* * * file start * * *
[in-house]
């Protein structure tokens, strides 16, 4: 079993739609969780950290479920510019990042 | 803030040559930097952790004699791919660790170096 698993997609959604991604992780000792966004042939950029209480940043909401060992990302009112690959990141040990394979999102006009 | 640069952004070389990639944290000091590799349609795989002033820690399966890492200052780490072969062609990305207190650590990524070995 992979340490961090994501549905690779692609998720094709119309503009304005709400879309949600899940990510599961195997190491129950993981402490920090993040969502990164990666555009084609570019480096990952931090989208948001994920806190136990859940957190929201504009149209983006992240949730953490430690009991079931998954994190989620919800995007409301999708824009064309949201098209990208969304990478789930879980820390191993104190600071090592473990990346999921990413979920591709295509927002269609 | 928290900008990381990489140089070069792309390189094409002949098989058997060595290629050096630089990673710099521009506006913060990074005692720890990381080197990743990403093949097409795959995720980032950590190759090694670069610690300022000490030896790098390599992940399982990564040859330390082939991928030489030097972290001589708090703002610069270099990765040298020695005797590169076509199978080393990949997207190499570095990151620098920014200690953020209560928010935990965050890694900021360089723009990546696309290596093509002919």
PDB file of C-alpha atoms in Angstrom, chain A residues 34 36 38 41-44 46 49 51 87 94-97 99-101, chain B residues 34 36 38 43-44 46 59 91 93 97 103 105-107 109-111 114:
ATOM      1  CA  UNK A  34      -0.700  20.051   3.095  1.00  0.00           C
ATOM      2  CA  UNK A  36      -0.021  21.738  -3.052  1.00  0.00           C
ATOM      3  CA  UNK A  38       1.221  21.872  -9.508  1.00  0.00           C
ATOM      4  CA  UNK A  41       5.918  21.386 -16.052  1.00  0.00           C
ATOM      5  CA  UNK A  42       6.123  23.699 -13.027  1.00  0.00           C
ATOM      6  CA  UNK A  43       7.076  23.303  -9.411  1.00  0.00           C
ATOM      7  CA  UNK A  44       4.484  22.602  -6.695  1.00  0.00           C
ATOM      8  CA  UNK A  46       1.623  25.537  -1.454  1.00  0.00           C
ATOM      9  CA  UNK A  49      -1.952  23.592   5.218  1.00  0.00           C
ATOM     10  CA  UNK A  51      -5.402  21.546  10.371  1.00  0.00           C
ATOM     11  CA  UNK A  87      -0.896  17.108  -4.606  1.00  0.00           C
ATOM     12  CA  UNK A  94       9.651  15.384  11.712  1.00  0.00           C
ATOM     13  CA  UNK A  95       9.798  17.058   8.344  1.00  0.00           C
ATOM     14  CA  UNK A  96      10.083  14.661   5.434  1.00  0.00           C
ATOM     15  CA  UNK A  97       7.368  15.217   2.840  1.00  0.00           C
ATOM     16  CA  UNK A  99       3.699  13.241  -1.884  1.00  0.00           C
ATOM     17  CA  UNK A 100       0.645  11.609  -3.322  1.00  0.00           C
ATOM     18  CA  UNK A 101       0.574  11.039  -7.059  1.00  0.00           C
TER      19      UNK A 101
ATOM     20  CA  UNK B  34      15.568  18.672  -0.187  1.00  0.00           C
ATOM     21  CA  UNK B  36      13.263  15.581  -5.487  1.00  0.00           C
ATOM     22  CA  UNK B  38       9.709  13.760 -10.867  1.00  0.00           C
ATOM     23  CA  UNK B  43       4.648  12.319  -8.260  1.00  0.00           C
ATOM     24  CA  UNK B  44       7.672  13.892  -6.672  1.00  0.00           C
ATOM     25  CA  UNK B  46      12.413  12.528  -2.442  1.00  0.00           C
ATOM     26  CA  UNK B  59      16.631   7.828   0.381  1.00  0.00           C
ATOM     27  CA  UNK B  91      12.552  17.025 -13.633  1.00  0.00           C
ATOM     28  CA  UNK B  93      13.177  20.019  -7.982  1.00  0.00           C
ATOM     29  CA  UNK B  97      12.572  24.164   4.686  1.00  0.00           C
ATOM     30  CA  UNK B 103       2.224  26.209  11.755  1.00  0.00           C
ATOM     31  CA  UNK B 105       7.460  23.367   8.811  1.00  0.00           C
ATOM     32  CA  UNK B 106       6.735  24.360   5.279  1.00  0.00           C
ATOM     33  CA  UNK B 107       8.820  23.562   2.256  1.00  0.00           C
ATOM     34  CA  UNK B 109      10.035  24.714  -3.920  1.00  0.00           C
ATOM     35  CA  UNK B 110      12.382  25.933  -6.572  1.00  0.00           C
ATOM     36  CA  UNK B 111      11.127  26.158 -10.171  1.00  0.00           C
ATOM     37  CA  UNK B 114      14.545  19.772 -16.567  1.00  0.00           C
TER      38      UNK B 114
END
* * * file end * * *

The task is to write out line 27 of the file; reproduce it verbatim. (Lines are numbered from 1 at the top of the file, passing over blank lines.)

ATOM     24  CA  UNK B  44       7.672  13.892  -6.672  1.00  0.00           C